Photo by DingoM
Growing up in Lithuania, sisters Indre Kaluine and Vaida Petkeviciene never imagined they’d one day run a business together. Independently, yes—over the years, the girls watched their mother, their brother, and their father launch successful businesses, and always assumed they too would go on to become entrepreneurs. “It’s in our blood,” Indre explains. “But we wanted to work on our own.”
Everything changed three years ago, when Vaida began sketching designs for a line of handcrafted minimalist leather handbags and carryalls. Convinced it was the perfect opportunity for sisterly collaboration, she hoped to persuade Indre to reconsider her go-it-alone philosophy and join forces in the budding venture that would become DingoM. “When Vaida started talking to me about making bags, I said, ‘Forget it! We’ll argue every day,’” Indre recalls with a laugh. “But she said, ‘I really want to do it, and I need help!’ So she won.”
Today, the sisters say that by fulfilling their creative dreams together, they’ve forged a bond that’s touched and surprised them both. “Ten years ago, if we had a disagreement, we might not talk for 10 days. Now, we forget about it very quickly. This business has made us very close. We talk every day. It has come to the point where, when we don’t see each other, we say, ‘I miss you.’”
Read on to learn how the sisters’ aesthetic is influenced by Scandinavian style and women who carry “a whole world” in their bags—then shop the DingoM collection.
What is it about making leather bags that intrigues you?
The most important things in our lives are our creativity and art. We both went to music school, and we sing in a choir. Vaida makes dolls and sews, and I like crocheting, knitting, and photography.
The original desire to make bags came from a need: Vaida was looking for a new bag and saw many beautiful ones that she couldn’t afford. We asked ourselves, can we do this better and cheaper? And we decided that yes, we could.
What informs your approach to design?
Vaida used to work for a bank in Copenhagen, and the city’s minimalist Scandinavian style really influenced her. So we’ve had that in mind from the start, and we design with clean, simple lines as a result. Our bags are made to order, and we allow our customers to ask for additional straps or pockets. They can also choose the lining color and type of closure.
How do you divide the work of running the shop? What’s your workflow like?
We like to sit and sketch together, but sometimes we design alone and then talk things over. Vaida is responsible for creating our new models and for most of the creative work. When we have a new model, we both we test it—we check to see if it’s comfortable, if it looks good, if it’s the right size, if the leather keeps its shape, and if the pockets are in the right place.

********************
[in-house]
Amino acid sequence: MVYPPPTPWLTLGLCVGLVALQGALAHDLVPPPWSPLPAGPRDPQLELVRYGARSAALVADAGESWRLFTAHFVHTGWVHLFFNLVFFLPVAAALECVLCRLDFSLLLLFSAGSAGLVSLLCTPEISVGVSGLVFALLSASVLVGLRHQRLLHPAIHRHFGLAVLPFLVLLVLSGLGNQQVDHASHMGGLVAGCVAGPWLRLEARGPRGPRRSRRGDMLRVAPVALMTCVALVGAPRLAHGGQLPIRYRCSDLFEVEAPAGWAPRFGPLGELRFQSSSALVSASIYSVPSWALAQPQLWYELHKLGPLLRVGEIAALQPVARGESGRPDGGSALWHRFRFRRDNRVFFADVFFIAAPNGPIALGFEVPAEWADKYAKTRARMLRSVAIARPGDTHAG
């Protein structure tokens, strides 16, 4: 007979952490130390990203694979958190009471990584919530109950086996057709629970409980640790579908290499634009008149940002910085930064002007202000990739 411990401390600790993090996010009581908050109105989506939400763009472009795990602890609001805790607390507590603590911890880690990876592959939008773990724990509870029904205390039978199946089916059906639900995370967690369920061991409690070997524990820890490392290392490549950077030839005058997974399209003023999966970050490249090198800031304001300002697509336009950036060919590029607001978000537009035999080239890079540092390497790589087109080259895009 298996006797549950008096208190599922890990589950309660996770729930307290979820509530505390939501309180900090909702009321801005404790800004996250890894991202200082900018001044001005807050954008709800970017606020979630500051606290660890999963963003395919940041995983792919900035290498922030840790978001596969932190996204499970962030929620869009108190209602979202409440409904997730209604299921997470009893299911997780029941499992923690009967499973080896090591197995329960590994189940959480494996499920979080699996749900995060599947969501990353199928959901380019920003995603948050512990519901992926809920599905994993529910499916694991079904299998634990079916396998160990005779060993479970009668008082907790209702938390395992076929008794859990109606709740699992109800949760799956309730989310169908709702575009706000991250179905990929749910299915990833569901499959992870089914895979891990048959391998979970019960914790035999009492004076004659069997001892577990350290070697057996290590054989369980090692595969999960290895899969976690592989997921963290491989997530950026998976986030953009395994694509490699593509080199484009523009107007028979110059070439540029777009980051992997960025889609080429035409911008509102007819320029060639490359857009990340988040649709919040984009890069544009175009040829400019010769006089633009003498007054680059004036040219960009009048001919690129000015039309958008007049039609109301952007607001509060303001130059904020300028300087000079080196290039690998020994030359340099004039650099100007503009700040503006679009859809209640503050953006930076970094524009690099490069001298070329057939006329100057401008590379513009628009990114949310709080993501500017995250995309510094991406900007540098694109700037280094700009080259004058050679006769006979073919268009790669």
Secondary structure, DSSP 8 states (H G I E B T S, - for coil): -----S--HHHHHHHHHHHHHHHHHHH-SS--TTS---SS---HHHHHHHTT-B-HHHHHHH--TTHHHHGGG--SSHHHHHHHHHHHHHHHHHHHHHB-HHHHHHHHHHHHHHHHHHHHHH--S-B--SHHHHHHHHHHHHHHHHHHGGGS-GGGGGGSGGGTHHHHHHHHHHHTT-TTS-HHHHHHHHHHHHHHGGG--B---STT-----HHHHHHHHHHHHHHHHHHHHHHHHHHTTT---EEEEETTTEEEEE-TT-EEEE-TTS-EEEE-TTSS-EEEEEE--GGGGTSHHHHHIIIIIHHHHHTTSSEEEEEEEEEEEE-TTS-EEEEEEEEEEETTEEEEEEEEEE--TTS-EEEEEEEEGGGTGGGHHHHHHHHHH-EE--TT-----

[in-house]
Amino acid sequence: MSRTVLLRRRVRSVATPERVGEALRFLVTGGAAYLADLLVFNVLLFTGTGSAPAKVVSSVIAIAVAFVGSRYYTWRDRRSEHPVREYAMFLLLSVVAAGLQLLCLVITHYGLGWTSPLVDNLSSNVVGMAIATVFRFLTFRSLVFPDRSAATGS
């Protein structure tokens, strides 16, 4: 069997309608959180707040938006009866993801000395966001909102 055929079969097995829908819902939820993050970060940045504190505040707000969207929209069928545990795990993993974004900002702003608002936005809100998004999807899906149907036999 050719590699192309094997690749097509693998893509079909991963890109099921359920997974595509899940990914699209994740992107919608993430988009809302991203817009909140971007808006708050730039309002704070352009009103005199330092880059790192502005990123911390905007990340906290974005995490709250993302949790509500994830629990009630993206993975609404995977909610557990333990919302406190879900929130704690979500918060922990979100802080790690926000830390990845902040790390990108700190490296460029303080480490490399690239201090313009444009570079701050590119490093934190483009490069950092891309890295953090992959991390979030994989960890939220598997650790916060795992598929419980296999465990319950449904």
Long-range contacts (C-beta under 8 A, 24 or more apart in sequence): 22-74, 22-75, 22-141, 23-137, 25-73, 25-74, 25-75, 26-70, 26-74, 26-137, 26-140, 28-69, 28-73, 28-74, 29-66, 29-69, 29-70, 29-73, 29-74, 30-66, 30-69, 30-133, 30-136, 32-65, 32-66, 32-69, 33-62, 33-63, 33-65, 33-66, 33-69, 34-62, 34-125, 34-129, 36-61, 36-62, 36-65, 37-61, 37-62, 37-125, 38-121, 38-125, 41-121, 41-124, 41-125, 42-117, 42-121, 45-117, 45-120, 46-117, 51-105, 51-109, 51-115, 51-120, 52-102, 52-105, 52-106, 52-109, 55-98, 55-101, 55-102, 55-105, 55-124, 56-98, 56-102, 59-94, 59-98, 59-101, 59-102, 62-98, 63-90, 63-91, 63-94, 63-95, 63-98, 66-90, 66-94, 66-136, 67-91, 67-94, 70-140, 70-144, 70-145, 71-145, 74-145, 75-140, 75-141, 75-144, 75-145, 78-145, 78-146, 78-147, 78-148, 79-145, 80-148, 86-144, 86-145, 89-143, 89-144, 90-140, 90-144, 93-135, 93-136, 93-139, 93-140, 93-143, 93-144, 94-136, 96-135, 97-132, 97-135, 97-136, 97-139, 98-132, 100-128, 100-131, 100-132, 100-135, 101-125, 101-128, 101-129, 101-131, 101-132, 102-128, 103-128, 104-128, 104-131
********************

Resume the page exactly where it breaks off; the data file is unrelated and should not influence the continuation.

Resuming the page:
We look at each piece of leather very carefully to make sure it’s up to our standards, and then we work with seamstresses who create the final bag. Vaida does most of the purchasing for leathers and linings, and she coordinates with our seamstresses. I work mostly on communication with customers, social media, updating our listings, and finance and sales. I’ve also started taking the pictures for our photo shoots.
How has your line evolved over time?
There were a few models that were perfect right away, but there were also some that failed. Sometimes we might have three test models before we get a new bag right. And we always have a lot of conversations about pockets. If it were only my decision, I would put pockets all over every bag! But Vaida makes sure we keep the designs consistent and true to our minimalist style. I trust her. She’s our creative manager.
Your bags are very versatile and roomy, with plenty of spaces for everything someone might need for work or travel. Was that always your intention?
Yes, because we know a woman carries her whole world in her bag—so that bag should have enough capacity. That’s one of our main design rules. We want our bags to be practical and capacious, so you can take them to a festival and also to the office.
The wooden handles featured on some styles are so original.
Vaida came up with that! She wanted something more unique. With a tote bag, the classical look is quite standard, but she wanted to create something distinct. We think the wood and leather go very well together.
What’s your favorite part of your job?
All small business owners would probably say the same thing: You are your own master and can plan your time in the way you want. Last year, we thought maybe we should go to Milan to see a leather exhibition. We wanted to do it, so we just went! We didn’t need approval, because we are our own bosses.
And what’s next on the horizon for DingoM?
We’re working on some new styles, including a backpack for men and a little hobo bag, because the one we have now is quite large. We’re also considering making a bag out of synthetic leather, because we’ve gotten many questions from vegetarians and vegans interested in that option.
Photographs by Simona Benetyte unless otherwise noted.
Sharon Steel is a writer and editor living in New York City. Her heroes are Jane Austen, Carson McCullers, Lindsay Weir, Shirley Jackson, Lillian Ross, and the renegade crew of the spaceship Serenity. Read more of her work at sharoncsteel.com.